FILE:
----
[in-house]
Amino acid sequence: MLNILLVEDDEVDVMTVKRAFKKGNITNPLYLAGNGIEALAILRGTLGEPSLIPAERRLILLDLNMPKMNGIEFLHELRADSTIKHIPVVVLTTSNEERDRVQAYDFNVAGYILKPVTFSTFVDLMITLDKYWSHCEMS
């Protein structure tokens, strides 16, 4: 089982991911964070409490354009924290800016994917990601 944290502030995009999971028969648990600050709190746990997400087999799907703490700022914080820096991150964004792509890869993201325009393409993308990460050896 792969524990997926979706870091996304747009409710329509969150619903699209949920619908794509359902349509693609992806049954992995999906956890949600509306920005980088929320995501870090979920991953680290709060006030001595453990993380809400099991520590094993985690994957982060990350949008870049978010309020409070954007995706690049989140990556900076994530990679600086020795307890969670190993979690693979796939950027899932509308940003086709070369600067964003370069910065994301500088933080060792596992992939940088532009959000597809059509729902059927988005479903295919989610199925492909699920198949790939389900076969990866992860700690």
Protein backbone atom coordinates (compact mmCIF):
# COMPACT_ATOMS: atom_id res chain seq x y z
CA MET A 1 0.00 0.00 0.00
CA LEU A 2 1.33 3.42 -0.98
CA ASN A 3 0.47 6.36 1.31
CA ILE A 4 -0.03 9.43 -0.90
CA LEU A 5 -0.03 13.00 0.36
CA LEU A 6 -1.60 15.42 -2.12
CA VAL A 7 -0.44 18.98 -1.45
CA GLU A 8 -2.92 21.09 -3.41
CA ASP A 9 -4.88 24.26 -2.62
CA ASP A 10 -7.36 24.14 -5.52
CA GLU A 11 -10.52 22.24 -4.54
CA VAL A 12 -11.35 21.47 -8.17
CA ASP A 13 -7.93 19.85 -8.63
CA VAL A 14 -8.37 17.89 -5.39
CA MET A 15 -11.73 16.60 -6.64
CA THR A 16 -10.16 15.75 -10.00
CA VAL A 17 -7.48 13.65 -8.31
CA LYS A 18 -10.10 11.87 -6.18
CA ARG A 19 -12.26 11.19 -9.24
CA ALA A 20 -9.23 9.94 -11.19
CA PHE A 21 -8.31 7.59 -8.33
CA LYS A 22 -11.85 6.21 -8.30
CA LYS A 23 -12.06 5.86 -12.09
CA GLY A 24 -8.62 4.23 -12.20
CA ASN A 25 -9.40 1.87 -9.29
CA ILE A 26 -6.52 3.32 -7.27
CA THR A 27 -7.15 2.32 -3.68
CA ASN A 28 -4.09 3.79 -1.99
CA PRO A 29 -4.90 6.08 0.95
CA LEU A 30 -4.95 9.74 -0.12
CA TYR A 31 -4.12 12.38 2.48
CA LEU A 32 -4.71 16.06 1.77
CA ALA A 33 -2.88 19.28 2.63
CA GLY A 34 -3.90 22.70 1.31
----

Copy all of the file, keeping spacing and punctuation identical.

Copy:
[in-house]
Amino acid sequence: MLNILLVEDDEVDVMTVKRAFKKGNITNPLYLAGNGIEALAILRGTLGEPSLIPAERRLILLDLNMPKMNGIEFLHELRADSTIKHIPVVVLTTSNEERDRVQAYDFNVAGYILKPVTFSTFVDLMITLDKYWSHCEMS
């Protein structure tokens, strides 16, 4: 089982991911964070409490354009924290800016994917990601 944290502030995009999971028969648990600050709190746990997400087999799907703490700022914080820096991150964004792509890869993201325009393409993308990460050896 792969524990997926979706870091996304747009409710329509969150619903699209949920619908794509359902349509693609992806049954992995999906956890949600509306920005980088929320995501870090979920991953680290709060006030001595453990993380809400099991520590094993985690994957982060990350949008870049978010309020409070954007995706690049989140990556900076994530990679600086020795307890969670190993979690693979796939950027899932509308940003086709070369600067964003370069910065994301500088933080060792596992992939940088532009959000597809059509729902059927988005479903295919989610199925492909699920198949790939389900076969990866992860700690």
Protein backbone atom coordinates (compact mmCIF):
# COMPACT_ATOMS: atom_id res chain seq x y z
CA MET A 1 0.00 0.00 0.00
CA LEU A 2 1.33 3.42 -0.98
CA ASN A 3 0.47 6.36 1.31
CA ILE A 4 -0.03 9.43 -0.90
CA LEU A 5 -0.03 13.00 0.36
CA LEU A 6 -1.60 15.42 -2.12
CA VAL A 7 -0.44 18.98 -1.45
CA GLU A 8 -2.92 21.09 -3.41
CA ASP A 9 -4.88 24.26 -2.62
CA ASP A 10 -7.36 24.14 -5.52
CA GLU A 11 -10.52 22.24 -4.54
CA VAL A 12 -11.35 21.47 -8.17
CA ASP A 13 -7.93 19.85 -8.63
CA VAL A 14 -8.37 17.89 -5.39
CA MET A 15 -11.73 16.60 -6.64
CA THR A 16 -10.16 15.75 -10.00
CA VAL A 17 -7.48 13.65 -8.31
CA LYS A 18 -10.10 11.87 -6.18
CA ARG A 19 -12.26 11.19 -9.24
CA ALA A 20 -9.23 9.94 -11.19
CA PHE A 21 -8.31 7.59 -8.33
CA LYS A 22 -11.85 6.21 -8.30
CA LYS A 23 -12.06 5.86 -12.09
CA GLY A 24 -8.62 4.23 -12.20
CA ASN A 25 -9.40 1.87 -9.29
CA ILE A 26 -6.52 3.32 -7.27
CA THR A 27 -7.15 2.32 -3.68
CA ASN A 28 -4.09 3.79 -1.99
CA PRO A 29 -4.90 6.08 0.95
CA LEU A 30 -4.95 9.74 -0.12
CA TYR A 31 -4.12 12.38 2.48
CA LEU A 32 -4.71 16.06 1.77
CA ALA A 33 -2.88 19.28 2.63
CA GLY A 34 -3.90 22.70 1.31